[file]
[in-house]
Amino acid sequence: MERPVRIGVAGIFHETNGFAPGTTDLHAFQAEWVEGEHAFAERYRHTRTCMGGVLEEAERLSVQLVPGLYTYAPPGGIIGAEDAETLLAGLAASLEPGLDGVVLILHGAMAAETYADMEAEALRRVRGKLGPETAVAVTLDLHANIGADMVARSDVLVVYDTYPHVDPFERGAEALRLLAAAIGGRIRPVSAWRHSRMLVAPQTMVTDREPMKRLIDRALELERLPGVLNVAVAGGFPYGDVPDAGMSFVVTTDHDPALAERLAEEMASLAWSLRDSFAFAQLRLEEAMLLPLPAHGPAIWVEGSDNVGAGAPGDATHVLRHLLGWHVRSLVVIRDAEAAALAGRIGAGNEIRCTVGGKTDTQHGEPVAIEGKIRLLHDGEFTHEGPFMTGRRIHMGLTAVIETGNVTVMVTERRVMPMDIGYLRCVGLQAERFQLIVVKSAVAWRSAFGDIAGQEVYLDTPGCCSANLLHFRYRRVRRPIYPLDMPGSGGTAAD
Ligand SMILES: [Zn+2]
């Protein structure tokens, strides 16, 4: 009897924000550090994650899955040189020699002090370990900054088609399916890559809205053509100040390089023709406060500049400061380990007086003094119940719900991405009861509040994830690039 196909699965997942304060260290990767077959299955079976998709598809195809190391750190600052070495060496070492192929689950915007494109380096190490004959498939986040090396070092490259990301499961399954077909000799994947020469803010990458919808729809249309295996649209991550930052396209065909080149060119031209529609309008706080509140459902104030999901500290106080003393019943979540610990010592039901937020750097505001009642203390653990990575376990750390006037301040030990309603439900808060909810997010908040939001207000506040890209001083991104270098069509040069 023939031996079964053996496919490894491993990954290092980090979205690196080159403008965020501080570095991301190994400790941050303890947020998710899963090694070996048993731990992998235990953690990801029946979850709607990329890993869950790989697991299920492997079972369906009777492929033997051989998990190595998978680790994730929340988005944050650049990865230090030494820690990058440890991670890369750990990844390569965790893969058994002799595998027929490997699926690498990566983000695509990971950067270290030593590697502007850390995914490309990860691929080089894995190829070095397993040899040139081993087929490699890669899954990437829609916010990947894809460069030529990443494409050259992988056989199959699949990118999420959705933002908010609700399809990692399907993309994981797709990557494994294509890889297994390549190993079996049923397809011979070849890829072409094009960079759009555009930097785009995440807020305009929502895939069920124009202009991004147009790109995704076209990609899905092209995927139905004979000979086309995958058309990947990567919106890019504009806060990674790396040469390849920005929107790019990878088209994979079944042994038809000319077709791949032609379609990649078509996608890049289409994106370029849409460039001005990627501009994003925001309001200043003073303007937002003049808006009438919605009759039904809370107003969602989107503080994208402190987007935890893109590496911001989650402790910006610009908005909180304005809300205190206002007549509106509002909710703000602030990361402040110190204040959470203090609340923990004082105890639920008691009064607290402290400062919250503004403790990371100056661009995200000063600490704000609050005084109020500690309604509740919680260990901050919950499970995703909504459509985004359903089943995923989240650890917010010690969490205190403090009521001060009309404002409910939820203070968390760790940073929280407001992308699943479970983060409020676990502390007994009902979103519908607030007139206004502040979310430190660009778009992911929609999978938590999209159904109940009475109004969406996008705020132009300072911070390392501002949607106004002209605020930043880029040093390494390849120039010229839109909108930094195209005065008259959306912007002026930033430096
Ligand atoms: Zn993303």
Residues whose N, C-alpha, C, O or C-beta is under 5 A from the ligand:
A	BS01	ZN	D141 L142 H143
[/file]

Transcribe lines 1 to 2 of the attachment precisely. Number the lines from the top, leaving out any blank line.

[in-house]
Amino acid sequence: MERPVRIGVAGIFHETNGFAPGTTDLHAFQAEWVEGEHAFAERYRHTRTCMGGVLEEAERLSVQLVPGLYTYAPPGGIIGAEDAETLLAGLAASLEPGLDGVVLILHGAMAAETYADMEAEALRRVRGKLGPETAVAVTLDLHANIGADMVARSDVLVVYDTYPHVDPFERGAEALRLLAAAIGGRIRPVSAWRHSRMLVAPQTMVTDREPMKRLIDRALELERLPGVLNVAVAGGFPYGDVPDAGMSFVVTTDHDPALAERLAEEMASLAWSLRDSFAFAQLRLEEAMLLPLPAHGPAIWVEGSDNVGAGAPGDATHVLRHLLGWHVRSLVVIRDAEAAALAGRIGAGNEIRCTVGGKTDTQHGEPVAIEGKIRLLHDGEFTHEGPFMTGRRIHMGLTAVIETGNVTVMVTERRVMPMDIGYLRCVGLQAERFQLIVVKSAVAWRSAFGDIAGQEVYLDTPGCCSANLLHFRYRRVRRPIYPLDMPGSGGTAAD